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 Post subject: Teaching methods and professional associations
Post #1 Posted: Mon Nov 23, 2020 3:29 am 
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I was checking the most recent brouhaha on AI cheating, and the KBA and such, and I was wondering... (This might come off a tad rant-ish)

Two most recent cheating events have involved teenagers; both girls, I believe. A Western chess and a baduk players. Now, amateurs have had programs better than them for a while; and we've always had the pros, better than us. It's the reason we're called amateurs. You realize you'll never be at the top and play on (or quit).

But pros now have "competition"; or, rather, an existential threat. And I think the feeling misses the point; and, by missing the point, actually points to a severe mistake in Go.

We don't play Go, we don't watch Go, to be the very best player. We don't watch baseball (or criket, or tennis) to watch the fastest batter. You could probably build a tennis robot able to score *through* the opponent; that's not the point.

We want to play well... and that's already wobbly. What does that mean? People join this kind of things for the mental challenge, or for the social aspect, or the historical link, or... Everyone has their reasons, and theirs alone.

And yet, teaching seems to be "this is the best move, these are the reasons; learn". Now, I have to put a disclaimer: I've never been able to attend a real life class, nor have I [yet; that one's closer] joined an online dojo. BUT...

I have links with school teachers. Grade to late high school. Also, martial arts and Sunday school teachers. These later have the advantage that, by and large, they have kids who actively want to be there. But the kids they're teaching... each has his own foibles. Some kids learn better this way, some kids learn better that way. Some are better with visuals, or touch... There are stages in learning, methods. Watch-Learn-Do? Do-Learn-Watch?

I don't see that really touched. And I don't see teaching certification programs anywhere. A good doer does not make a good teacher. There's that old phrase "those who can't, teach". Yeah, sure. I've watched more than a genious, or ten, fumbling through teaching something they could do with their eyes closed, not being able to understand, at all, the student's point of view.

And yet, instead of saying "we're humans, we can teach better than AI, here's how" what I see is professional organizations trying to find a way against AI in the competition room. We've known outside influence was a thing since, at least, the Meijin's retirement game (I think I read something about the Castle Games, but I can't pin it, now). Earpieces have been a thing for "ages", at this point. Solve it, ask official examination referees in other fields, they have experience, it's past time. Just don't make a fuss.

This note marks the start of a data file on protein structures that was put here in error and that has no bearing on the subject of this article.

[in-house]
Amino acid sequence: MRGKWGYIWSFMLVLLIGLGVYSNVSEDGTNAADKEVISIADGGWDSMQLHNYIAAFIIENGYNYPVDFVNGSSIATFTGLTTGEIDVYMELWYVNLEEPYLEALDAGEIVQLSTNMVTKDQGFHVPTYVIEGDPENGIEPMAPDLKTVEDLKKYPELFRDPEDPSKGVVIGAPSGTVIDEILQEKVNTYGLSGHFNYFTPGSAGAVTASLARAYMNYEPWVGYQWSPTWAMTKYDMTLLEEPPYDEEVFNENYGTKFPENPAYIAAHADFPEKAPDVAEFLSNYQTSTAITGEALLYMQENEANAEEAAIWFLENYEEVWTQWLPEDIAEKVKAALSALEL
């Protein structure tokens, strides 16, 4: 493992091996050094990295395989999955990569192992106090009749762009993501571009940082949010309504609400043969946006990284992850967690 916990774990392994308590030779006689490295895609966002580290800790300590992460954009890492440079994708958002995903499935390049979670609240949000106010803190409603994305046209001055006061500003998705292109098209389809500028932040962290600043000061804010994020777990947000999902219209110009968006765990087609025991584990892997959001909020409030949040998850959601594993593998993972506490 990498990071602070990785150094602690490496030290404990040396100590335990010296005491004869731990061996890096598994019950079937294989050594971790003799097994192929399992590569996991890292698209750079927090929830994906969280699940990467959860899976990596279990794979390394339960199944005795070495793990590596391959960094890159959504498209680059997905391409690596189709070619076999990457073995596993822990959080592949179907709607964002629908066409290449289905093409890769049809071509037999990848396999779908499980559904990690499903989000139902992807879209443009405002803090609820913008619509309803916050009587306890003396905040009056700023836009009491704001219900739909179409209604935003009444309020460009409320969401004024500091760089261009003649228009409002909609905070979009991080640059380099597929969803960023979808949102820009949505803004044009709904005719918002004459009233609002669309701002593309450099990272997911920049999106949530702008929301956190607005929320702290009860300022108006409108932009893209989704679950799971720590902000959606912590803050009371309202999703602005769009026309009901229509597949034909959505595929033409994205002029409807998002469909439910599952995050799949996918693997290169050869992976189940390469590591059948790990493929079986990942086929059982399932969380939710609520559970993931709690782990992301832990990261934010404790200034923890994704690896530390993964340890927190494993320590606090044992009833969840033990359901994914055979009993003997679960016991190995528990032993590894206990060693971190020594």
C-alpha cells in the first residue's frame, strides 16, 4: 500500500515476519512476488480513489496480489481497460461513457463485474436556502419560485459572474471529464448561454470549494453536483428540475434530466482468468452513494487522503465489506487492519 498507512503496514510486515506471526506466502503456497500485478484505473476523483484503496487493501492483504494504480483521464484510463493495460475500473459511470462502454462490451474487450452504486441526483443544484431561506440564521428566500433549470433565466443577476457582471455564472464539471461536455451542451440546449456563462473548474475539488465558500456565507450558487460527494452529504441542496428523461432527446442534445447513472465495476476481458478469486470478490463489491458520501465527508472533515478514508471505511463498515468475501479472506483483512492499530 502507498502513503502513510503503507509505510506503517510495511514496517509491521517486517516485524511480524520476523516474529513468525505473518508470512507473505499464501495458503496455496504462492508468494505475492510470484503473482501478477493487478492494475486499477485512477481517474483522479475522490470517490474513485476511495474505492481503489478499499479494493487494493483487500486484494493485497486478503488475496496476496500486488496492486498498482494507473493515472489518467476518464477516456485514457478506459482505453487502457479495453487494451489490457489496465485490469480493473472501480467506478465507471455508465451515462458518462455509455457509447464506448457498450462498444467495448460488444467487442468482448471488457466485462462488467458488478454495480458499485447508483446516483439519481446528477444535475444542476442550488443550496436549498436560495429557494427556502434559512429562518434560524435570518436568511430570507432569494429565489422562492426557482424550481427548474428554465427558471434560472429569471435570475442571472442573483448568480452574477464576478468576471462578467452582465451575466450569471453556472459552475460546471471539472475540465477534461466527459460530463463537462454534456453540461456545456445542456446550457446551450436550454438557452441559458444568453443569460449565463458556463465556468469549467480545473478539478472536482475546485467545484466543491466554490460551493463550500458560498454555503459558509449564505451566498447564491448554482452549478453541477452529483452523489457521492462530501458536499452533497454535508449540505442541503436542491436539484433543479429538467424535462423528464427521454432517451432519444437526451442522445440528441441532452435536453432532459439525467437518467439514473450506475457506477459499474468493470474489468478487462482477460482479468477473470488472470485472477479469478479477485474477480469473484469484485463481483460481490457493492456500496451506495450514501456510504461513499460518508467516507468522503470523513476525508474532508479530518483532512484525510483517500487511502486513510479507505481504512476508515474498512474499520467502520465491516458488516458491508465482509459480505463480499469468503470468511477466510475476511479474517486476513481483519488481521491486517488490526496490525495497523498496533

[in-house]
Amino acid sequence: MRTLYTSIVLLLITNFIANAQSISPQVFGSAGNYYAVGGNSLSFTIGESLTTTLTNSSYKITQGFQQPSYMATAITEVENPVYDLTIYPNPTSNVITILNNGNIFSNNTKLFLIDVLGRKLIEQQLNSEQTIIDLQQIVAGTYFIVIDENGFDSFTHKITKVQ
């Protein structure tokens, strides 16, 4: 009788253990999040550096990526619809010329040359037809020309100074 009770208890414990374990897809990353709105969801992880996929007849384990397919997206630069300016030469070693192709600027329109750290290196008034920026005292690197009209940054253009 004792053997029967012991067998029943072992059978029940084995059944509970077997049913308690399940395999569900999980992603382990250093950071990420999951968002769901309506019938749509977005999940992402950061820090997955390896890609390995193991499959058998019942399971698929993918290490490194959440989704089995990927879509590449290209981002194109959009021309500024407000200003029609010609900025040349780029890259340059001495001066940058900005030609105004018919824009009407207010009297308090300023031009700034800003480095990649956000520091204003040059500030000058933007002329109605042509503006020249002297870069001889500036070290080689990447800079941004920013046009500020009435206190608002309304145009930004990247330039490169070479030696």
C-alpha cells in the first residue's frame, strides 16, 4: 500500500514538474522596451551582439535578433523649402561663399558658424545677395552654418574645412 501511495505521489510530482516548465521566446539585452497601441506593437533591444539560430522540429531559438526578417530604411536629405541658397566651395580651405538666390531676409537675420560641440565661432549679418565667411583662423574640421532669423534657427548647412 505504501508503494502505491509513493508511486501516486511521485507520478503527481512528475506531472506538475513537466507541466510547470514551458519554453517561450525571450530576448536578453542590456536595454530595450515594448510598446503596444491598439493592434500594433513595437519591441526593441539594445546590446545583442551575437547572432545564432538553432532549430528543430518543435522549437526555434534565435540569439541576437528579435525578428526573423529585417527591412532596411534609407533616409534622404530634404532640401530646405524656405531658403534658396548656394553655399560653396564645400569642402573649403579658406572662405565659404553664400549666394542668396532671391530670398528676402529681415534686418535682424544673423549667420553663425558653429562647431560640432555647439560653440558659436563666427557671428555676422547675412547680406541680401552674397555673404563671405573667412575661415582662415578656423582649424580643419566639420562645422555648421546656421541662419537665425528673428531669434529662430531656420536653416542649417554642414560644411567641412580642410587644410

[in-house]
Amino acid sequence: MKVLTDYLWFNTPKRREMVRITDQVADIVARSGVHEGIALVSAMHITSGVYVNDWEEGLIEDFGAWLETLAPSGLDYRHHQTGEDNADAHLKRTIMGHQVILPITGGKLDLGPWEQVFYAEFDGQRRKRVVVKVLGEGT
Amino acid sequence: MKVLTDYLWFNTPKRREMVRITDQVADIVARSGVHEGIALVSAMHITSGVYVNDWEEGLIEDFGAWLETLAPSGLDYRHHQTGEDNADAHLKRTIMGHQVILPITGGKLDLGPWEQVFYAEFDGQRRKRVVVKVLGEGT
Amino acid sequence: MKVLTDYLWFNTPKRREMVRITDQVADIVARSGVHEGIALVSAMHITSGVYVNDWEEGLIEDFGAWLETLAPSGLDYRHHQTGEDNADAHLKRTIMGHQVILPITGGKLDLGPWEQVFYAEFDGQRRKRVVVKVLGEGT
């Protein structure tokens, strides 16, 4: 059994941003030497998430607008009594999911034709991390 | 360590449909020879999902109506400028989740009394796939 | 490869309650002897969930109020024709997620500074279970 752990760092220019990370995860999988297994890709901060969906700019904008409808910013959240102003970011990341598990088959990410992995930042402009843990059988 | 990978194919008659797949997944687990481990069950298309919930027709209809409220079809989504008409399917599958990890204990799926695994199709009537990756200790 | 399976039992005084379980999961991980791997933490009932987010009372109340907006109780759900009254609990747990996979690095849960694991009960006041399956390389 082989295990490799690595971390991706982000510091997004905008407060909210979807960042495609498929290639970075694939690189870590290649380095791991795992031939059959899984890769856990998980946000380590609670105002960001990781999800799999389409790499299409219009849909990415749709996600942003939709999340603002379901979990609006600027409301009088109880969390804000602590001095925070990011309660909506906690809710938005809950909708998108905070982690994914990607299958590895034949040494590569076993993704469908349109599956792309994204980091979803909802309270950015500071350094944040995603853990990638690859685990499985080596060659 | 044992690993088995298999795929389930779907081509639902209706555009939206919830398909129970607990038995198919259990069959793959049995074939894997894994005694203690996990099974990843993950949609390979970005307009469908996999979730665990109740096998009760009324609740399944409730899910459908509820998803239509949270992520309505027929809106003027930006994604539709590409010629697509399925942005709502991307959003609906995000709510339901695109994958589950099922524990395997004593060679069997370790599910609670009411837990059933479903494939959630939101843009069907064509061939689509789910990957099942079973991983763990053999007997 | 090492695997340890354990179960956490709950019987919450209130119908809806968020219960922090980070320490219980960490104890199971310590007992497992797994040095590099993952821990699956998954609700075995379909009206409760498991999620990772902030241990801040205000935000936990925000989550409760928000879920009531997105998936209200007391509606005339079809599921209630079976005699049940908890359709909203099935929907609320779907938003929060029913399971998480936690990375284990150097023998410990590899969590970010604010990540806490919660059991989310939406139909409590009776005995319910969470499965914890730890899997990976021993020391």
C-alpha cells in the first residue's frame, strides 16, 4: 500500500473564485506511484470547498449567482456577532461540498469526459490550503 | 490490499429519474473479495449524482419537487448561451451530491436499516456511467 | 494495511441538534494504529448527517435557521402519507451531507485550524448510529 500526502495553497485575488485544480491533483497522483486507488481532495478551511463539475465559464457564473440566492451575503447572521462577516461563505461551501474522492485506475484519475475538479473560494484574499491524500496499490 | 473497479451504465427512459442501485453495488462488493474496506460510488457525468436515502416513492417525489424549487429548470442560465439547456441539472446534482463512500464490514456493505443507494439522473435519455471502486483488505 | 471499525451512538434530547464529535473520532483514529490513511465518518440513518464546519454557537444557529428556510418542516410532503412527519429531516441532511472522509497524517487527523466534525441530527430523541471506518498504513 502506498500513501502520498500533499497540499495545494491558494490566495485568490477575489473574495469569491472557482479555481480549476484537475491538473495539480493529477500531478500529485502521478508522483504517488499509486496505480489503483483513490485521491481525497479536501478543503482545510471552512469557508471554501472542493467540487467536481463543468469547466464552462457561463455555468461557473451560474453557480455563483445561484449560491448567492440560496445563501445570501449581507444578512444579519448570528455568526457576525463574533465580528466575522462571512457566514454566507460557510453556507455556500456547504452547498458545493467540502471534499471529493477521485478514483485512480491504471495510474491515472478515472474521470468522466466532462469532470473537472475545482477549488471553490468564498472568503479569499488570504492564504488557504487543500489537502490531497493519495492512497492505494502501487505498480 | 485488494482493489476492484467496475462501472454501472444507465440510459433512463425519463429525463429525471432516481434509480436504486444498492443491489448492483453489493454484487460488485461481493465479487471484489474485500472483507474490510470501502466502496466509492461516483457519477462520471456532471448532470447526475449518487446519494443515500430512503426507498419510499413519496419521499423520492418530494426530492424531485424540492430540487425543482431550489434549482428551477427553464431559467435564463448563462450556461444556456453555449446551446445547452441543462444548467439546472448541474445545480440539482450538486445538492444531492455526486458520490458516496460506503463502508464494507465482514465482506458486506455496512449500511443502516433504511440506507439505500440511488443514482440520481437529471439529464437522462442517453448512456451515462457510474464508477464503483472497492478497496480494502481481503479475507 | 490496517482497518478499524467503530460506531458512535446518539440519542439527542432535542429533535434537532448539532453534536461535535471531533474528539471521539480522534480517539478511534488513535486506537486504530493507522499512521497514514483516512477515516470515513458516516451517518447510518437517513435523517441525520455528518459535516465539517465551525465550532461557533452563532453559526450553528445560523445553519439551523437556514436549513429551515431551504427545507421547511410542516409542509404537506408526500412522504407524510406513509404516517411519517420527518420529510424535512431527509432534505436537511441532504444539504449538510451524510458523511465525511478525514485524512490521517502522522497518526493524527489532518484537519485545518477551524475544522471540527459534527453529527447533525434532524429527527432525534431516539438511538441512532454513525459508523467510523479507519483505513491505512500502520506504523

Solve the teaching. The nurturing of new talent; ethically, pretty please. And new fans. Sure, cheating's easier. But cheating was always possible. It used to be expected (Meijin). Learning was also expected.

It might be about time to expect teaching.

Take care.

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 Post subject: Re: Teaching methods and professional associations
Post #2 Posted: Mon Nov 23, 2020 4:00 am 
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teaching seems to be "this is the best move, these are the reasons; learn"


That's certainly not the only teaching method. The teacher may ask the student "why did you play that move, what did you have in mind" in order to correct the student's misconceptions.

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 Post subject: Re: Teaching methods and professional associations
Post #3 Posted: Mon Nov 23, 2020 2:13 pm 
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:>> There's that old phrase "those who can't, teach". Yeah, sure. I've watched more than a genious, or ten, fumbling through teaching something they could do with their eyes closed, not being able to understand, at all, the student's point of view.

My filmmaking professor used to say, “Those do the best craft usually cannot teach, those who cannot perform the tasks become terrible teachers, and those who cannot do either usually write the texts.”

Your second statement is a huge problem with advancing the new learners who come to us knowing or using online resources only. They ask for reviews but cannot possibly comprehend what they have been told because the superior players cannot or will not remember what it was like to know so little about go. And then there are the bullies who expect you not only to learn from their destruction of your groups, they also think you will respect them for their skills.

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